If you indulge in self-destructive habits, you may experience a sense of being caught in a painful and dangerous loop. And, despite being aware of the harm the behaviors are causing you, you still want to partake in them. Your actions give you a momentary sense of relaxation, distraction, or numbing from whatever upset you. Unfortunately, you may have learned that this feeling of relief is quickly followed by more guilt and/or shame, and then as the intensity of your agonizing feelings increases, you begin engaging in your self-destructive activity once again – it’s a vicious loop! However, there are mindful ways to break self-destructive habits, so read on for tips on how to exit this destructive cycle and regain control over your life.
Why Do We Sabotage Ourselves?
The paradox of self-destructive habits is that we engage in them to reduce stress and improve our mood. But they typically have the opposite effect. After overindulging in food or alcohol, you won’t just feel awful physically. You’ll likely feel bad about yourself for not setting and honoring boundaries. Your days will get more challenging, yet you’ll probably continue acting this way.
At the same time, shame is one of the biggest culprits in our self-destructive habits. Many people are caught in a vicious cycle of self-destructive behavior and shame: they act destructively, feel terrible about it, and then act destructively again.
Shame can be an uncomfortable and exhausting emotion. You might feel the temptation to harm or punish yourself when you’re ashamed. Or, to avoid or numb the agony, you might indulge in self-destructive actions like abusing drugs. So the cycle continues…
What Are Self-Destructive Habits?
To learn how to break self-destructive habits, you must first know how to spot them. Frequently, these habits include:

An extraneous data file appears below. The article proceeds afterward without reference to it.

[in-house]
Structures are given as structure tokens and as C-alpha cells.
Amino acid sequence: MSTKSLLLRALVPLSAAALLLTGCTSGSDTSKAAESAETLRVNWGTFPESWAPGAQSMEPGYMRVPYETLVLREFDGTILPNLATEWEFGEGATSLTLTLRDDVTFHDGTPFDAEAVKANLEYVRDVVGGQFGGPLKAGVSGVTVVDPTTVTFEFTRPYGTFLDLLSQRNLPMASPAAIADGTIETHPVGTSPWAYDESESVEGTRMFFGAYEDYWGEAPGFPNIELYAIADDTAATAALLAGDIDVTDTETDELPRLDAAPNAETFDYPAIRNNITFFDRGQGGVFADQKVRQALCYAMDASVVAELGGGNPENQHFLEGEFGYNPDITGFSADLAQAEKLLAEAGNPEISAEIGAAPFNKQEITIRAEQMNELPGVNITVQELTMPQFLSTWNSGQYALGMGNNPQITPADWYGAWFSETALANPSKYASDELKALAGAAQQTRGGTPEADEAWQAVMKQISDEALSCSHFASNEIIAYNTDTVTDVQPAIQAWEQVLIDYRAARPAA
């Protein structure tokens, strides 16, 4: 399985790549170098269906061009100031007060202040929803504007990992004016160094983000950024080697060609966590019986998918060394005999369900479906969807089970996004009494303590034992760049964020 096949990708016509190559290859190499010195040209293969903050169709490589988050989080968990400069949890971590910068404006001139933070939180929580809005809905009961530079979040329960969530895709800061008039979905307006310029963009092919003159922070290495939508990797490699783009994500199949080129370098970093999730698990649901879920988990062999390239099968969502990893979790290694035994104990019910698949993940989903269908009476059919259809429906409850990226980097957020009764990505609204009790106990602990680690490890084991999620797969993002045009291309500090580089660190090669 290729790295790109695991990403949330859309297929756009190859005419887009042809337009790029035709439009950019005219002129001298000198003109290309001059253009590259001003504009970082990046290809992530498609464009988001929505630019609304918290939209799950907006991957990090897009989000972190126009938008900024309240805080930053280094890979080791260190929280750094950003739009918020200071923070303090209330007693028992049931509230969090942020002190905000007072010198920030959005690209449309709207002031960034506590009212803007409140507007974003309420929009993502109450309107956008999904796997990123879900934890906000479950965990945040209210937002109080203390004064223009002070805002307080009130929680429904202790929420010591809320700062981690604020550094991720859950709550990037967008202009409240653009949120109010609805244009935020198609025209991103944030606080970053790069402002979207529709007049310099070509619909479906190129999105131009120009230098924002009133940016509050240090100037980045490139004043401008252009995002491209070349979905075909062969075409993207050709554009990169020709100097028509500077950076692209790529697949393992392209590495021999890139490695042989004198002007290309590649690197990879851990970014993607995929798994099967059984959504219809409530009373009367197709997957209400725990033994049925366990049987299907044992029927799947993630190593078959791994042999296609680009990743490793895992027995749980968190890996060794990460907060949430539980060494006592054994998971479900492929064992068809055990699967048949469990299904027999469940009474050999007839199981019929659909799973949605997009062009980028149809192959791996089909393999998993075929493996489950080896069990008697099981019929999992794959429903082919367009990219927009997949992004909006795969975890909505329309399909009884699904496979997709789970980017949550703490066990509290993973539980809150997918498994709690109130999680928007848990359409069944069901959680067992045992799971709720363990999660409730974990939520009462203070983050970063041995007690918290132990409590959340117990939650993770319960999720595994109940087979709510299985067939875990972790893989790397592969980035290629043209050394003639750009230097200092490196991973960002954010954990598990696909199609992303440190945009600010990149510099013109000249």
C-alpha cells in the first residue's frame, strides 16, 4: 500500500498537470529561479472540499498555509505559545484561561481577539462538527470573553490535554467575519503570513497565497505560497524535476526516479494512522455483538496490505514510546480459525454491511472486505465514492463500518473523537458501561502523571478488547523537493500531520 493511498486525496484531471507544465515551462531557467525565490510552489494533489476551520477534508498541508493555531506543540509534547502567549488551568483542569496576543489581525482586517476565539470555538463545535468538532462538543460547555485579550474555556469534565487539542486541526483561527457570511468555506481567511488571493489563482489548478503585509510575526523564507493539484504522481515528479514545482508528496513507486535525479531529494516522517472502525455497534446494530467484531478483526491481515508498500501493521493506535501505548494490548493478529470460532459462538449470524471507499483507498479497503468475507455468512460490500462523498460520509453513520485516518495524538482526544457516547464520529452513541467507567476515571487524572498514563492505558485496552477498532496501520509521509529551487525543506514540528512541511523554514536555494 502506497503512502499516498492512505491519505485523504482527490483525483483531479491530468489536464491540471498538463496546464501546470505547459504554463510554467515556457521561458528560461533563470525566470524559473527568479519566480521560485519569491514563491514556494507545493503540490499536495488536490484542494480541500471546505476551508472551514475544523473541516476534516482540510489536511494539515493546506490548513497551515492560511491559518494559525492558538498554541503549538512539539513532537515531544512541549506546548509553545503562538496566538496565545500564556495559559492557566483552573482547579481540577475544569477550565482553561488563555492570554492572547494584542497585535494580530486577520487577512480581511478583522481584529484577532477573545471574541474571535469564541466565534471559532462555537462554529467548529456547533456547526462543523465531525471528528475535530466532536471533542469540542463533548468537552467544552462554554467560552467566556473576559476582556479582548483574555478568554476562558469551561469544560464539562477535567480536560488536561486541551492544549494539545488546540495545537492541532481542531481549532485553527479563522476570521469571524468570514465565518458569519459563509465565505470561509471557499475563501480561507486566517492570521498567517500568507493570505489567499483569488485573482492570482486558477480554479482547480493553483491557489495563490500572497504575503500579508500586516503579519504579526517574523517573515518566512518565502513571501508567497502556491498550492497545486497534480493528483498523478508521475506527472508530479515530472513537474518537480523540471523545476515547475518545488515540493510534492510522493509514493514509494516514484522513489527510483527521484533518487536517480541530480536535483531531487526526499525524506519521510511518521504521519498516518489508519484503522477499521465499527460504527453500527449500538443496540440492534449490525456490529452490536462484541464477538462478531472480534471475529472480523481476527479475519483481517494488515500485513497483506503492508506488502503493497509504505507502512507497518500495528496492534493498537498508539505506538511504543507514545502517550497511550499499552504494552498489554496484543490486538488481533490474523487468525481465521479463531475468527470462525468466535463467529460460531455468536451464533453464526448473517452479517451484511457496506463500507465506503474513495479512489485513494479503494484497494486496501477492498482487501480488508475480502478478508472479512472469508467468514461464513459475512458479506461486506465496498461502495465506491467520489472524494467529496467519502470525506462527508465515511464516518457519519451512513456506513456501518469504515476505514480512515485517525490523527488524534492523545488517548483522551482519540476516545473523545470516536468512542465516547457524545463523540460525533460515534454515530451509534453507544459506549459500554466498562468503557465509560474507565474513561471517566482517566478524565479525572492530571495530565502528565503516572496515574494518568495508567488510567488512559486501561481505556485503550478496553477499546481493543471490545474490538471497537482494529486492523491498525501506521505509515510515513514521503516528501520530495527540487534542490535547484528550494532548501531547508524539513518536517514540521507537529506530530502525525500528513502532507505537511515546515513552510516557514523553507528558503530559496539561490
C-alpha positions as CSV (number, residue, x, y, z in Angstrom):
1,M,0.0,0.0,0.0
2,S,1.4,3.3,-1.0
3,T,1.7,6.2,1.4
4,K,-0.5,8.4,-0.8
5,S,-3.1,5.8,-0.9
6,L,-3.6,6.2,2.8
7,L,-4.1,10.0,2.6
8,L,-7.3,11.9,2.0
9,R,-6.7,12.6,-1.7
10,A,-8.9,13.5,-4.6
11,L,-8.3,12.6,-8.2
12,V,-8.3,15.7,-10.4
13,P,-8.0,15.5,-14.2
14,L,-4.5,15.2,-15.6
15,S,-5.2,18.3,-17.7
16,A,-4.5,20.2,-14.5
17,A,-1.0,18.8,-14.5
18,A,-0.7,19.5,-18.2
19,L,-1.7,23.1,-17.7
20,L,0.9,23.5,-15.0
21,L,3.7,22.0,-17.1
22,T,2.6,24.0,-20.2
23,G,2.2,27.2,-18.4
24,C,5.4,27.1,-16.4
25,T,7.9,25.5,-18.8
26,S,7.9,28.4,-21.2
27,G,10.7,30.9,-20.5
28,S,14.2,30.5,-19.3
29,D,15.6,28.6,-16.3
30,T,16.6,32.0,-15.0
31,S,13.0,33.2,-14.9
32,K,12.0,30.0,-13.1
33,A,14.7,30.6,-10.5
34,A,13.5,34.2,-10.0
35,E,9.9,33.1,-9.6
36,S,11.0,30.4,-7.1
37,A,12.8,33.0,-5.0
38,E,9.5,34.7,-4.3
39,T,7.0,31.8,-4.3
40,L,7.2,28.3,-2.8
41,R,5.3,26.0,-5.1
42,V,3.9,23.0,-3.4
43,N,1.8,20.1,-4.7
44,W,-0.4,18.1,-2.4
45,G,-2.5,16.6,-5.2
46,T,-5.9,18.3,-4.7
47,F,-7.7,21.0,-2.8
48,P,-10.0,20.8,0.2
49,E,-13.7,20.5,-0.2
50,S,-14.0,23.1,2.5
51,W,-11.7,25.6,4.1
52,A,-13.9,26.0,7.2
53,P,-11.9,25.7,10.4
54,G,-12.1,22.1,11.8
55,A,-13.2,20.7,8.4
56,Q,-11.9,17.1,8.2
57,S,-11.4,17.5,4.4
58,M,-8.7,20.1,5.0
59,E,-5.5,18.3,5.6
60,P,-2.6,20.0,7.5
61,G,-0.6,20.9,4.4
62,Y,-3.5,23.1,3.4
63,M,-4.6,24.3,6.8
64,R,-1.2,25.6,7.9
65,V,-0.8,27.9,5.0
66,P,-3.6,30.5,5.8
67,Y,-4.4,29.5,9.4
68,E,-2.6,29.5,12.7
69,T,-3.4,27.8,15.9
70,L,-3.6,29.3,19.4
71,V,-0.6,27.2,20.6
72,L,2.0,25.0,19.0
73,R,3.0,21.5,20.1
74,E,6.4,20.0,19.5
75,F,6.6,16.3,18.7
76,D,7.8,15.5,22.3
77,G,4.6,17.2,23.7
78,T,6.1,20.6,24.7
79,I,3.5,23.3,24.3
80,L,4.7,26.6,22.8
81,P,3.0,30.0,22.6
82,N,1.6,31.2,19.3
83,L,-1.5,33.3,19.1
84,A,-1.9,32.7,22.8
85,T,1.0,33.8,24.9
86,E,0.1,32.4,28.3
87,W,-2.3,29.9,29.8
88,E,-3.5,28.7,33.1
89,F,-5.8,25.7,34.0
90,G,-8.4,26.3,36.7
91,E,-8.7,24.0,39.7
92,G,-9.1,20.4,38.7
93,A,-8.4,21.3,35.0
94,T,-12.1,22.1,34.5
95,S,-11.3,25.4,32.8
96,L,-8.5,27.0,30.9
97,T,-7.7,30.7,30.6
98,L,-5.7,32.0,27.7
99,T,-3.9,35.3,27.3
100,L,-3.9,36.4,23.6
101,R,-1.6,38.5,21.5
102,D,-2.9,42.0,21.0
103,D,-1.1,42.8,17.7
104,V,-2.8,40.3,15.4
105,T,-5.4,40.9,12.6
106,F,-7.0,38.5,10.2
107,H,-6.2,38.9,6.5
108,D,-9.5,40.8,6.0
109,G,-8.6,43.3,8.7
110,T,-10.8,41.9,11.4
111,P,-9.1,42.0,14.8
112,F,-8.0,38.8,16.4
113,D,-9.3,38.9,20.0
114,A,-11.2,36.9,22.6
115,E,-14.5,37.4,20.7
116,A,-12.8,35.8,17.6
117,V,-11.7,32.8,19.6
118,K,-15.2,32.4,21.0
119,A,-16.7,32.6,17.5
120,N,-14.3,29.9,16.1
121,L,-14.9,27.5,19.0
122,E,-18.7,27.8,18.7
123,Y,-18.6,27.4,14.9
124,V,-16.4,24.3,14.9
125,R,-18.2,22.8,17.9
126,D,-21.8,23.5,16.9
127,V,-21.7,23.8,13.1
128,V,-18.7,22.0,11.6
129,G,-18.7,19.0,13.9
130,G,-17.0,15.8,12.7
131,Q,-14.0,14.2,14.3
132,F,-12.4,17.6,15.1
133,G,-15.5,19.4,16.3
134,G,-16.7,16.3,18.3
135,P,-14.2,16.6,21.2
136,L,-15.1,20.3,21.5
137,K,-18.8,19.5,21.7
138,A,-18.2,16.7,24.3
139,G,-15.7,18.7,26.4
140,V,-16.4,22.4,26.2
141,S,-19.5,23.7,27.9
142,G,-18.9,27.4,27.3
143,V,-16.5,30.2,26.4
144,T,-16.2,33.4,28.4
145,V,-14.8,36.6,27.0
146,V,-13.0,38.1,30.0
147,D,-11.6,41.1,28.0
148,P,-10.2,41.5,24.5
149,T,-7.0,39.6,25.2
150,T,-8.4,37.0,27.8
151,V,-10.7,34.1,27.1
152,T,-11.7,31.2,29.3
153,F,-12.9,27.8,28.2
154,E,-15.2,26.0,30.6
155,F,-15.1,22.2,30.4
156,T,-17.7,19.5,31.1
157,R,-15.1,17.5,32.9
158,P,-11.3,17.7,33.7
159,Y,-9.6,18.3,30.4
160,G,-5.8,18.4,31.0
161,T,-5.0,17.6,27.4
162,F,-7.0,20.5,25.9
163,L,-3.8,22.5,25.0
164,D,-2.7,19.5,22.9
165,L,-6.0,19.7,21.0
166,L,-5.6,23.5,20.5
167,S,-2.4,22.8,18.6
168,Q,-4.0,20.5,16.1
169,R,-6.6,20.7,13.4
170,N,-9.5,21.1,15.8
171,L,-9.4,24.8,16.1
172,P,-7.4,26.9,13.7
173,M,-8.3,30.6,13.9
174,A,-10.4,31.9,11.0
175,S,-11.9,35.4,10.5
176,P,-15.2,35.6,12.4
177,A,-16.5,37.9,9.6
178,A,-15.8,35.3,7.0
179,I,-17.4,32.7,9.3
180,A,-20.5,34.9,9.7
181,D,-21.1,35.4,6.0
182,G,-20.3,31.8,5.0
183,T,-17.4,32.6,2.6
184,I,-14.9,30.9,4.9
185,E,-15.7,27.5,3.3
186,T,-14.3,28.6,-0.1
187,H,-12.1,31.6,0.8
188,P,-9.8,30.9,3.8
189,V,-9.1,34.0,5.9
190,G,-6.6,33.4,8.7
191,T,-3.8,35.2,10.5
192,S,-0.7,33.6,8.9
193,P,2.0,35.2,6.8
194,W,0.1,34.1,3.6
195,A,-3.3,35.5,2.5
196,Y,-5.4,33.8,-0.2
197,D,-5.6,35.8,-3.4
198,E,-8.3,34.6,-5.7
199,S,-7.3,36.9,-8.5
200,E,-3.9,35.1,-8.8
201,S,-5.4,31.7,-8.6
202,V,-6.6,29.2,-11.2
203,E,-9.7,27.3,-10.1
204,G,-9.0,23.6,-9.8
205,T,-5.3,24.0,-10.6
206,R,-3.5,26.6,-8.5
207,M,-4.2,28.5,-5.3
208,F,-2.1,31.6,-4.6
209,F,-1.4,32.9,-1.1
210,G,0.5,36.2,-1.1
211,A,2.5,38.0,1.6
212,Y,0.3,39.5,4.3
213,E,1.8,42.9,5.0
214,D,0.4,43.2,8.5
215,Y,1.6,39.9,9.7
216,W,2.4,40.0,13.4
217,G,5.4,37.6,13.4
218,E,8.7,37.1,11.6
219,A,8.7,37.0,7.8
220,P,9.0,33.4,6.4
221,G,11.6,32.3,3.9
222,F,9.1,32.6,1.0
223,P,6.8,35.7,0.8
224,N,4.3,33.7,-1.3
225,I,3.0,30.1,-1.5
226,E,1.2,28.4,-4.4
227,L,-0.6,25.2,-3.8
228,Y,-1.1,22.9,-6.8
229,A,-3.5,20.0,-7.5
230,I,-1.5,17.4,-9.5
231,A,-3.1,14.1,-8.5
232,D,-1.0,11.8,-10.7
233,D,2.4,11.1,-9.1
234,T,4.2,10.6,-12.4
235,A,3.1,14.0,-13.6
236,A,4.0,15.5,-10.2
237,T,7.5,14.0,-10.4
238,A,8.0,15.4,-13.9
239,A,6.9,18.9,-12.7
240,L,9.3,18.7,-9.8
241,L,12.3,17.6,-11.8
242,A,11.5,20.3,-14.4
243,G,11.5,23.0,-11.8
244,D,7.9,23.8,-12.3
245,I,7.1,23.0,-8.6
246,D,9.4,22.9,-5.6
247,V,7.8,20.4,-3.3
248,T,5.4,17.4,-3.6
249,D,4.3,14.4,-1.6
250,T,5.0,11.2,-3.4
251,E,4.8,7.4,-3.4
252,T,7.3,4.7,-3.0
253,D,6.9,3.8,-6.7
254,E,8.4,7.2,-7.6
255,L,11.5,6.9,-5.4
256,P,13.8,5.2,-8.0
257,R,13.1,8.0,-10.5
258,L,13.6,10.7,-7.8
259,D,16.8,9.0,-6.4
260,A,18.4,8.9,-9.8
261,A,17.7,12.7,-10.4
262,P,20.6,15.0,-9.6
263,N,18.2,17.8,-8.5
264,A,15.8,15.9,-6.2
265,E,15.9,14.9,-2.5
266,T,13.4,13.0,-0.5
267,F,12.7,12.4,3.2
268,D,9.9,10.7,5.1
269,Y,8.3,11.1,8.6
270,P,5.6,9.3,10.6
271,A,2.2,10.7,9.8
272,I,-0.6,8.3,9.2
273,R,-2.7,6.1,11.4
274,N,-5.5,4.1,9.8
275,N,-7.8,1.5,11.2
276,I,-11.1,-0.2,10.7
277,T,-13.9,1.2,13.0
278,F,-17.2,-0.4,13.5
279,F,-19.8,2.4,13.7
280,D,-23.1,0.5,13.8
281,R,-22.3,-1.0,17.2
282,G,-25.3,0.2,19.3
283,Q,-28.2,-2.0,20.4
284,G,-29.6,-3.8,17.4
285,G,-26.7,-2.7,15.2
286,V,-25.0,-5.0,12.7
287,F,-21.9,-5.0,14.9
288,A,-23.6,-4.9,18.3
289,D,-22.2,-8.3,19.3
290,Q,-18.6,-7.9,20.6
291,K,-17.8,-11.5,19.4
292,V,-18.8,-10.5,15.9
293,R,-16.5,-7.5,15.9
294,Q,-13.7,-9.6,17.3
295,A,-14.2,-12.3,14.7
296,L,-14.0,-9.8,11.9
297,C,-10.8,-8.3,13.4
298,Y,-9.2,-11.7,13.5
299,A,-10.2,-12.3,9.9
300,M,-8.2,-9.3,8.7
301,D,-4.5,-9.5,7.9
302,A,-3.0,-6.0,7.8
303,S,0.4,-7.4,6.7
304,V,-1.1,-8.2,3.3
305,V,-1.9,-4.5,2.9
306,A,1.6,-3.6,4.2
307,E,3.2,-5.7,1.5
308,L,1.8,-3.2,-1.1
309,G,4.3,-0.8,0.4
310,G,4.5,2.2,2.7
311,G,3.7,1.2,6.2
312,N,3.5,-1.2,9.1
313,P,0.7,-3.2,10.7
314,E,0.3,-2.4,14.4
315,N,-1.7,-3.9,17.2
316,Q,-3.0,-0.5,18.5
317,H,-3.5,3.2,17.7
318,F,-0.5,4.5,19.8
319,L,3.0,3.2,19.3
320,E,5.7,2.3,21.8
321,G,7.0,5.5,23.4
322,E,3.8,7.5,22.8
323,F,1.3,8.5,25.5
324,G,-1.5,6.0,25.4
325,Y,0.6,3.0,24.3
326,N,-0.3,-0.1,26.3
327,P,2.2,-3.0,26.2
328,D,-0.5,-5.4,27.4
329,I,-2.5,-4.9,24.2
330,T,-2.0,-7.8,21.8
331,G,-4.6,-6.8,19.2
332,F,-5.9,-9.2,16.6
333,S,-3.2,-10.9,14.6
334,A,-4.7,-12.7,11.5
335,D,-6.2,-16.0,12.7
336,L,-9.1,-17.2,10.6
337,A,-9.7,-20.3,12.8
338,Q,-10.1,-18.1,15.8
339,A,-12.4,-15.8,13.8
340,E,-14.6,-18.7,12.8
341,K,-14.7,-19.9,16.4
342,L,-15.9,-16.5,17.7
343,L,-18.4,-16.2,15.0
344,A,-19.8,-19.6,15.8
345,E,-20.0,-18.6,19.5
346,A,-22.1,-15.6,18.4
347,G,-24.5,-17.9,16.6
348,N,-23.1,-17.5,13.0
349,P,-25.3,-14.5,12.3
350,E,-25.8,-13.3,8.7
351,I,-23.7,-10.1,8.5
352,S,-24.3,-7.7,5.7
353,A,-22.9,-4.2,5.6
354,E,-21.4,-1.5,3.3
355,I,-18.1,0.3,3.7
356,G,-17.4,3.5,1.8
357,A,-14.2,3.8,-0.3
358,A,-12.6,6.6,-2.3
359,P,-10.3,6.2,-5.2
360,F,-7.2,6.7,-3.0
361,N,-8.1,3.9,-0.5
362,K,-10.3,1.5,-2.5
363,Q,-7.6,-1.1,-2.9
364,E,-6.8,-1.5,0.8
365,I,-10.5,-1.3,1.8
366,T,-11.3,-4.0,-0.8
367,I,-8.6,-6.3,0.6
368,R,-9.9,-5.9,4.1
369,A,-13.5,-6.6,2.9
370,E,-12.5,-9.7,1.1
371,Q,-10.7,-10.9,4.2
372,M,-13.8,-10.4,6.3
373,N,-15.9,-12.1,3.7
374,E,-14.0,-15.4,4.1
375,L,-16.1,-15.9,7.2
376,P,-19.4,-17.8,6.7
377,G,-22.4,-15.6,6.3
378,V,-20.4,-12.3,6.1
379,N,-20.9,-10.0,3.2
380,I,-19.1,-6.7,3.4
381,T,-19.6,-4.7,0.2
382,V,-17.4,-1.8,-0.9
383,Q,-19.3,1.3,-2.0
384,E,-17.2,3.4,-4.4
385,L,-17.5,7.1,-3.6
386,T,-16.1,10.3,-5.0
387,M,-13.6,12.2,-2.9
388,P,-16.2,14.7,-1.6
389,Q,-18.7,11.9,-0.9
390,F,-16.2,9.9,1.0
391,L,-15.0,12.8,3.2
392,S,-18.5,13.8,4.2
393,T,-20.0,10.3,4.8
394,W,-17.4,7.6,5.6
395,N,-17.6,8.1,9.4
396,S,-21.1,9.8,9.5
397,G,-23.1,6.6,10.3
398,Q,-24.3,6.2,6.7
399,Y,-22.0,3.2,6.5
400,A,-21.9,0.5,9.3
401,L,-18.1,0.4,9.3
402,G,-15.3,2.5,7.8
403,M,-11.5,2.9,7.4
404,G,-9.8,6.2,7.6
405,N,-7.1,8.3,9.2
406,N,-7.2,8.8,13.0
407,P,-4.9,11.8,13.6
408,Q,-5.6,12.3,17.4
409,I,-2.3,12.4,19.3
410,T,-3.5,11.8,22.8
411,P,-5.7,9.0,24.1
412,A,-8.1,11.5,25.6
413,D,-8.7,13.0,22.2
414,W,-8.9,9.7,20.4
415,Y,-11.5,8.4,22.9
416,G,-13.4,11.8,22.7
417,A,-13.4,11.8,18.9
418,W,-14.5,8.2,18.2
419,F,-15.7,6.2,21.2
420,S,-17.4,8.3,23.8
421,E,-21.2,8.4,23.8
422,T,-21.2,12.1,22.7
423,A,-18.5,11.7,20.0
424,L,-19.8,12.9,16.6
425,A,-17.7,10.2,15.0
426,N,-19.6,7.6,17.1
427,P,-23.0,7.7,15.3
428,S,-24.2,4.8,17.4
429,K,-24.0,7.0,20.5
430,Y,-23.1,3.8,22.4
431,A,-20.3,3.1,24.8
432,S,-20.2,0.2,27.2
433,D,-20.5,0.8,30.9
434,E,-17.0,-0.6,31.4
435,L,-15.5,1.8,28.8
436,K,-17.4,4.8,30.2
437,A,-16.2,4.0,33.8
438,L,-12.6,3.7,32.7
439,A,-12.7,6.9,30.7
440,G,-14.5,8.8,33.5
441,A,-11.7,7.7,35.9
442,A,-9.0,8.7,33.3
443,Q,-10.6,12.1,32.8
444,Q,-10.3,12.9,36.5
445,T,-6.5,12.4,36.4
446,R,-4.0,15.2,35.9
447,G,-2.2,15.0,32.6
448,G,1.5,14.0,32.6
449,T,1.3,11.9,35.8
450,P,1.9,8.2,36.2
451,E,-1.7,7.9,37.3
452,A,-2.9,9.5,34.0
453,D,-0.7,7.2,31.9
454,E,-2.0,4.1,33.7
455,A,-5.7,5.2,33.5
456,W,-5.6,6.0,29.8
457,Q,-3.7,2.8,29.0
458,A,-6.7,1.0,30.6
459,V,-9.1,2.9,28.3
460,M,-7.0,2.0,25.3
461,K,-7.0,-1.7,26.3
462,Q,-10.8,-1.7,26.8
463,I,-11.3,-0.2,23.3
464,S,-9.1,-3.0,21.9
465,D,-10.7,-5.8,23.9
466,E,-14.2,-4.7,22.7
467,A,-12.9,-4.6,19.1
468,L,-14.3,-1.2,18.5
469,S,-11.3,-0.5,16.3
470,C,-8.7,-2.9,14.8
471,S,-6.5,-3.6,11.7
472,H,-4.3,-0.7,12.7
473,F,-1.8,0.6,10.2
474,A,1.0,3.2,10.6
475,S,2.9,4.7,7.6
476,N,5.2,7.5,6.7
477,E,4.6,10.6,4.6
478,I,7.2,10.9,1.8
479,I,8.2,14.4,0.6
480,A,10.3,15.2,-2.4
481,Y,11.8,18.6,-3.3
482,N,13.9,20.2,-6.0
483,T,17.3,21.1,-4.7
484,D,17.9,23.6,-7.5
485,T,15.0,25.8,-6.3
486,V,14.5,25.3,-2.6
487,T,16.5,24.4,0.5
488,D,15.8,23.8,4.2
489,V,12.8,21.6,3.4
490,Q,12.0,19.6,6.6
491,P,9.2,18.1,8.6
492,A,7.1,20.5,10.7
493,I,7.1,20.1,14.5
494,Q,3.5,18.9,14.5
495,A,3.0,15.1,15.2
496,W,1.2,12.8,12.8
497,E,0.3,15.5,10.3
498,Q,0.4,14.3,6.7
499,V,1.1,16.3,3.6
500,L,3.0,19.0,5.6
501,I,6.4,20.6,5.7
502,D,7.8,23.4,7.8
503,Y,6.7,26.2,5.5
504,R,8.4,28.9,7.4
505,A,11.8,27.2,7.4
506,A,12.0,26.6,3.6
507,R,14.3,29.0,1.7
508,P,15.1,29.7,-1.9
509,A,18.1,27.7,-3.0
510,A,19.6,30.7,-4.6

- Self-mutilation or picking fights
- Substance abuse and drinking
- Smoking cigarettes or vaping
- Unhealthy eating habits
- Unsafe sexual practices
- Excessive use of porn, internet, gaming etc.
- Gambling or shopping/overspending compulsively
At the same time, there are more subtle forms of self-harm which cause an equally disruptive feedback loop in our brains and negatively affect our lives. These can include:
- Chronic avoidance
- Negative self-talk
- Relationships with toxic people
- Sabotaging your career, relationships, etc.
However, if you pay attention to red flags, you can begin to break the self-destructive cycles.
Mindful Ways to Break Self-Destructive Habits
Now that we know what self-destructive habits are and why we might have them, it’s time to deal with them once and for all. Here are some mindful ways to break the cycle:
Define The Triggers for Your Bad Behaviors
Whenever we employ a coping skill (healthy or not), it is accompanied by a trigger. Self-destructive urges just don’t strike without any explanation or reason – there is a root cause, and it typically arises from an unpleasant feeling. Knowing your triggers will help you prevent them and change how you respond to certain situations.
Retracing your steps is a wise way to find the psychological catalysts that feeds your self-destructive inclinations. Consider the last time you had a strong desire to harm yourself. Did something happen just before that? Were you thinking negative thoughts? Although it may be difficult, examine these circumstances, and you can identify patterns and uncover potential reasons behind your harmful attitudes and actions. For instance, if you use substance abuse as a coping mechanism for anxiety, it will be much easier to deal with it once you understand the connection between them. You can treat these two problems much easier when you realize one triggers the other and vice versa.
Break Free from The Shame Loop
Shame is an unpleasant emotion that you feel about yourself. Self-destructive habits are frequently attempts to deal with shame. However, continuing those actions breeds more self-destructive behavior and feeds shame. Therefore, it can be challenging to stop this cycle.